Vladimir Putin’s ruthless control of the Kremlin looks set to be tested, writes Anne Applebaum.
This week, Russia’s president, Dmitry Medvedev, said he might stand for re-election in 2012. A day later, Russia’s prime minister, Vladimir Putin, said he might oppose him. In any other European country, this would be run-of-the-mill political news. In Russia, where politics remain opaque and democracy is manipulated, it’s a sensation: open competition between two national leaders would be unprecedented. Continue reading “Is Dmitry Medvedev ready to stand up to Vladimir Putin’?”
Freedom fries,’ served instead of French fries back in 2003, are no longer on the menu in Washington DC. French wine, out of fashion after Jacques Chirac refused to join our ‘coalition of the willing’ in Iraq, is no longer shunned. Au contraire. Continue reading “The New Alliance”
Libya: Gaddafi is about to force Barack Obama’s hand
Barack Obama is about to learn a lesson – the US president can’t be neutral, writes Anne Applebaum.
Is it cowardice? Is it indecisiveness? Or is it clever diplomacy? Depending on who you ask in Washington, you’ll get a different explanation for President Barack Obama’s silence, to date, on the subject of Libya. Since the uprising began, he has made only one extended comment on the Libyan rebellion, and it was thoroughly anodyne. Continue reading “Libya: Gaddafi is about to force Barack Obama’s hand”
For the first time in a long while, not only is there news from the Arab world, there are arresting pictures as well. Revolutions make for exciting live broadcasting, and some of it has been riveting. Continue reading “The revolution may be televised – but don’t expect the full story”
For a man who earns his living by publishing other people’s email, Julian Assange has a high opinion of himself. You can hear that in his rhetoric, which combines the paranoia of the early Bolsheviks with the arrogance of a teenage computer hacker. Continue reading “The Sensational Truth”
In lower Manhattan last weekend, an internet evangelist named Bill Keller held a meeting in a makeshift church, not far from what used to be the World Trade Center. He called upon the gathered faithful to help him in his great task: The construction of a “9/11 Christian Centre at Ground Zero”, a counterweight to the Islamic cultural centre which is being planned in the same part of town, and which has been the central topic of an angry and unfocused national conversation all summer.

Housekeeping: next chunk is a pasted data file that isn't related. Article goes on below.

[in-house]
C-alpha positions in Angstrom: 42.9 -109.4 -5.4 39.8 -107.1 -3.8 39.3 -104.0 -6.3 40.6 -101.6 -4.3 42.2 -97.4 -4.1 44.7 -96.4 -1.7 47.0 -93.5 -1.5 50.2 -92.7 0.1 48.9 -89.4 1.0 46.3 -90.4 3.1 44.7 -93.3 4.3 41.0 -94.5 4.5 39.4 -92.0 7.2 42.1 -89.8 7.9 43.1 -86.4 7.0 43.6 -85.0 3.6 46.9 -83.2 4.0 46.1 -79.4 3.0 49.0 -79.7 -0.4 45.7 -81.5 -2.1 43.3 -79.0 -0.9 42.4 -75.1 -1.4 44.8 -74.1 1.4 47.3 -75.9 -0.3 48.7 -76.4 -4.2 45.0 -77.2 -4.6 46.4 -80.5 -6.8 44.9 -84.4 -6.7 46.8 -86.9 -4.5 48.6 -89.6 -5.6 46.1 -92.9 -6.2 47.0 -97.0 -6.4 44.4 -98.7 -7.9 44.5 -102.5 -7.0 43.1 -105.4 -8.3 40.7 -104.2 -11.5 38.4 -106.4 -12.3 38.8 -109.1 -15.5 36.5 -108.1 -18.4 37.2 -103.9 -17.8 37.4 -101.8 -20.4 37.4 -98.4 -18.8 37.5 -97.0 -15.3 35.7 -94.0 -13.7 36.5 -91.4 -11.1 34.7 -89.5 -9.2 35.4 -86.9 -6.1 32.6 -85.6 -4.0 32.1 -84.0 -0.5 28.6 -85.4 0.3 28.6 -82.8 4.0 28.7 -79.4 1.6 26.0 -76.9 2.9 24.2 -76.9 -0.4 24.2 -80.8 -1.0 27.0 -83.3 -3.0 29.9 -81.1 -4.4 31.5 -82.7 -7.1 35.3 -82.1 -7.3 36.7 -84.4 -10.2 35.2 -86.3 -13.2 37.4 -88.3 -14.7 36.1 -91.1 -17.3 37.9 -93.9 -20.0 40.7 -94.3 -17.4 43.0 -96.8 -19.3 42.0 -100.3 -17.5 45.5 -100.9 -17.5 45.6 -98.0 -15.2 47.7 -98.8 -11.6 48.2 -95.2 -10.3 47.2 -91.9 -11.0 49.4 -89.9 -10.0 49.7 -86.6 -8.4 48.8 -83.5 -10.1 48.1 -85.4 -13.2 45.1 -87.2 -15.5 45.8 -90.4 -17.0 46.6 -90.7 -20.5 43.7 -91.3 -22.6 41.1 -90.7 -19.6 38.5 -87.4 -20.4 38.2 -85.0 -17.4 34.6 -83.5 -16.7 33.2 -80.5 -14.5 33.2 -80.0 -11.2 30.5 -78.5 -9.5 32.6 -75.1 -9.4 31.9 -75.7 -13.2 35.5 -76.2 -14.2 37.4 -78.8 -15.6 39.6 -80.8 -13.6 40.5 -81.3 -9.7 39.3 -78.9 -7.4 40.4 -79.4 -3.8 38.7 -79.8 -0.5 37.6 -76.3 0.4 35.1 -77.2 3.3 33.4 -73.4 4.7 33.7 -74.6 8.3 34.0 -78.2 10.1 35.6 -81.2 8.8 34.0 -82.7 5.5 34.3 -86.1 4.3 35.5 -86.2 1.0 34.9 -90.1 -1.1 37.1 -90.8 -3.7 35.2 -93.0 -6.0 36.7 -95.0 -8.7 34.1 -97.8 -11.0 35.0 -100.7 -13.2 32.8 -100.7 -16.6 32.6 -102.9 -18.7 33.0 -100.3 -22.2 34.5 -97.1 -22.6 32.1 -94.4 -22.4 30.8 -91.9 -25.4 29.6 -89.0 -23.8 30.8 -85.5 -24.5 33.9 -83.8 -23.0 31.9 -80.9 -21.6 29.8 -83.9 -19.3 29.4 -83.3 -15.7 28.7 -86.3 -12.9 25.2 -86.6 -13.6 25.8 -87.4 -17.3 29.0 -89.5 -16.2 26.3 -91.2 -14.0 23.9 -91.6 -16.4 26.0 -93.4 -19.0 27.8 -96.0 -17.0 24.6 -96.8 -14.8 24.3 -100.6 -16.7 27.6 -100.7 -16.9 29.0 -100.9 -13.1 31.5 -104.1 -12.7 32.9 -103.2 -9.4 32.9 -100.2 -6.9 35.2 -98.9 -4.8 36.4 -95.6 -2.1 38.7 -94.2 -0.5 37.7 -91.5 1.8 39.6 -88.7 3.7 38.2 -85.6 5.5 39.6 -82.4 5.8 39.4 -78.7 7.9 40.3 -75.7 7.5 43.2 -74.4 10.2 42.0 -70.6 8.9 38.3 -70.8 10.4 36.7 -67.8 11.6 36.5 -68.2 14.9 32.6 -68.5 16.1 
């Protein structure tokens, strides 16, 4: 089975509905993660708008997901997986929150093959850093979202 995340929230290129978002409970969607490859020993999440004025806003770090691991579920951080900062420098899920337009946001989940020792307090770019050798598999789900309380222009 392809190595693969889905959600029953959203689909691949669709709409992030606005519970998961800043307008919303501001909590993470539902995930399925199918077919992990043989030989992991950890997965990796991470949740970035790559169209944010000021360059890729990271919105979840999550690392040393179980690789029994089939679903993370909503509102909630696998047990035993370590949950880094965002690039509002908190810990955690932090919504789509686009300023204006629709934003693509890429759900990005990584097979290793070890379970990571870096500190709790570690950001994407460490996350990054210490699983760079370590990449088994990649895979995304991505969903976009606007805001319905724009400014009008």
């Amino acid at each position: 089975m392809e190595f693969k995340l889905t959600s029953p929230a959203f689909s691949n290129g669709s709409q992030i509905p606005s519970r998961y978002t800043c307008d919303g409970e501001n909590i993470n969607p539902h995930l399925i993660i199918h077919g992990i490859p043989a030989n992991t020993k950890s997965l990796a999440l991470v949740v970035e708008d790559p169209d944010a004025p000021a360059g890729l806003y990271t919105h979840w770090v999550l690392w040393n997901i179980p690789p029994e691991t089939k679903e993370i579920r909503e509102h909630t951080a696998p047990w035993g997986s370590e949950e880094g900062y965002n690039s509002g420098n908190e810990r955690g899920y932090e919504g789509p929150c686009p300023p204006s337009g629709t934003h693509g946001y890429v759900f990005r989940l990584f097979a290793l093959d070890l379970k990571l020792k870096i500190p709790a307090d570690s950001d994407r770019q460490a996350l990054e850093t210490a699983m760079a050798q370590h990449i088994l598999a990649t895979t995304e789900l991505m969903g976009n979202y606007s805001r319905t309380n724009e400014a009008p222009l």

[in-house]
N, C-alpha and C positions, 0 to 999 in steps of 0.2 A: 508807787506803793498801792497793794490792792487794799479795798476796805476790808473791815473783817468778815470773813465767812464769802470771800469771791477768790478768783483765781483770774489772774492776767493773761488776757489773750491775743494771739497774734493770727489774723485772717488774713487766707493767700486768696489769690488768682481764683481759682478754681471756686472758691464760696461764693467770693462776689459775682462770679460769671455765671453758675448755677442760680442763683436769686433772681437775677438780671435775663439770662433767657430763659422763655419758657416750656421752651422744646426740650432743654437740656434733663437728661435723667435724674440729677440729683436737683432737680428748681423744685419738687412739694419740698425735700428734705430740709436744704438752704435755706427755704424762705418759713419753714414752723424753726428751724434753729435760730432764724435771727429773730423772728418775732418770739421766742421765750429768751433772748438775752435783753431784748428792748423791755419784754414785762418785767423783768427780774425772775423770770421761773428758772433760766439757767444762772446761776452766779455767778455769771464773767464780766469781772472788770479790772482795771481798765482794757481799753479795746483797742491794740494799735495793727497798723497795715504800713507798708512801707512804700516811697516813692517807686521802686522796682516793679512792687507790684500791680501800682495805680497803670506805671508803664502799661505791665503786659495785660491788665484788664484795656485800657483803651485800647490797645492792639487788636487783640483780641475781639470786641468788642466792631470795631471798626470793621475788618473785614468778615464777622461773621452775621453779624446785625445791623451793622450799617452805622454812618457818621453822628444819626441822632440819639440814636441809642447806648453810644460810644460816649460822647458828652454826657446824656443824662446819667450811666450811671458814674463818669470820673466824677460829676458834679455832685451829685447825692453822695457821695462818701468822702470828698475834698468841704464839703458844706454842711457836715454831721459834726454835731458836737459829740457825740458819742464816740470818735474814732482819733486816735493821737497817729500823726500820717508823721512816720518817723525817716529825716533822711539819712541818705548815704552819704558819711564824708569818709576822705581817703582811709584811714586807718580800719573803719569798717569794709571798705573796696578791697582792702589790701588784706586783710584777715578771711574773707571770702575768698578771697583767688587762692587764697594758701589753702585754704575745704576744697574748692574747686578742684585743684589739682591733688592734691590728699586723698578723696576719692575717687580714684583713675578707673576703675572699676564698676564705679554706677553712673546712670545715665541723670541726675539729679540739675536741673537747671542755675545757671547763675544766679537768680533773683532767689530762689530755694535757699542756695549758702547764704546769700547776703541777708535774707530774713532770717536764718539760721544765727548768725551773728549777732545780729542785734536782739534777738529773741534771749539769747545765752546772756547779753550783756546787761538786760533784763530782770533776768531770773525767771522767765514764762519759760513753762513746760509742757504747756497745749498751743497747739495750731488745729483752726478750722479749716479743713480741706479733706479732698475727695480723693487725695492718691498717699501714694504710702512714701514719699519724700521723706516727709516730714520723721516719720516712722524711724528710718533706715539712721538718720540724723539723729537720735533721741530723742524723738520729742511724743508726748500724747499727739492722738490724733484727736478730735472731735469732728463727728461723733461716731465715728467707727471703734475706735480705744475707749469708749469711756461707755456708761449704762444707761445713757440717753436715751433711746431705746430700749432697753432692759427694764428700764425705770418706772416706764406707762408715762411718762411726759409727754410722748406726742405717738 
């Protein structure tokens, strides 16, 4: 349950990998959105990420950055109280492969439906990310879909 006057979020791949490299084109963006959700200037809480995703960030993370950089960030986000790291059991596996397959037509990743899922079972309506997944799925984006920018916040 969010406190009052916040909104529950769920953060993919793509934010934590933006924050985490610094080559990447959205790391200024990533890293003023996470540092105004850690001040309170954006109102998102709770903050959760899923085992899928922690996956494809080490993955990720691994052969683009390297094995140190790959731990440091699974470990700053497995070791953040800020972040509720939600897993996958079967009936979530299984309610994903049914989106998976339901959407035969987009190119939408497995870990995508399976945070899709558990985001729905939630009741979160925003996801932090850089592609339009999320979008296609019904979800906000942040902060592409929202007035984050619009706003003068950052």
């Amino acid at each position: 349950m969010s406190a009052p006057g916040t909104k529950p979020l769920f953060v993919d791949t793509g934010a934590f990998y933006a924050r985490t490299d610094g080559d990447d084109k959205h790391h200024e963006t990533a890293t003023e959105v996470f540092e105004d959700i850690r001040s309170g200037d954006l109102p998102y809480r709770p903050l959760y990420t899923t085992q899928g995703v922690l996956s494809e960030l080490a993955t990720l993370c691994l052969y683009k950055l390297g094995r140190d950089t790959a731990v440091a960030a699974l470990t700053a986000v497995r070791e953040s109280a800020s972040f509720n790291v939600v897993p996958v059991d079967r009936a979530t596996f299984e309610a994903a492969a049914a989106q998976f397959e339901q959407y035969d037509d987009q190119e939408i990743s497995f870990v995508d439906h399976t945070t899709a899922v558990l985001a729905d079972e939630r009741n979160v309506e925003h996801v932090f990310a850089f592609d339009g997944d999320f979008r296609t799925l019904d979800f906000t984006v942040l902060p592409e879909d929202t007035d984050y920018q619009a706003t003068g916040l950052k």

Continue reading “Why Islam is now America’s burning issue”
This has been the strangest political campaign anyone can remember, and no one, from any political faction in Poland, will be sorry to see it end.
The campaign has been strange because of its timing: under normal circumstances, no one would hold an election on what is, in effect, the first weekend of summer vacation. Nor would anyone hold an election just a few weeks after heavy rains caused major flooding throughout the country.
Continue reading “Polish presidential election: a welcome end to a strange campaign”
By the time I met Ryszard Kaczorowski, he was an elegant, elderly man, with no air of tragedy or trauma about him. Yet at the age of 21, he had been arrested by the Soviet secret police – this was 1940, in Soviet-occupied Bialystok – and sent to Kolyma, one of the worst camps of the Gulag. Continue reading “Polish plane crash: country has shown resilience since President Kaczynski’s death”
A friend emailed Tuesday morning from New York: “In tears already and it hasn’t begun.” Another wrote me that her husband, horrified by reports of crowds in Washington, was “afraid there will be a stampede or something awful”.
Which summed it up, really: the levels of emotion built up in advance of the 2009 presidential inauguration ceremony were so high that some wept, some fainted, and some were paralysed by fear. Continue reading “President Barack Obama reaches out to all nations with vow to ‘remake America’”
Not long ago, a European professor who often lectures in the US reminisced to me about how American students have changed. when he visited Harvard and Yale in the 1960s, he told me, the students were all alike: white, male, East Coast. By the 1980s, however, they included blacks, Asians and women. Even the white males were often from Alabama or West Texas. Continue reading “Barack Obama Taps into the Ivy League For His Cabinet”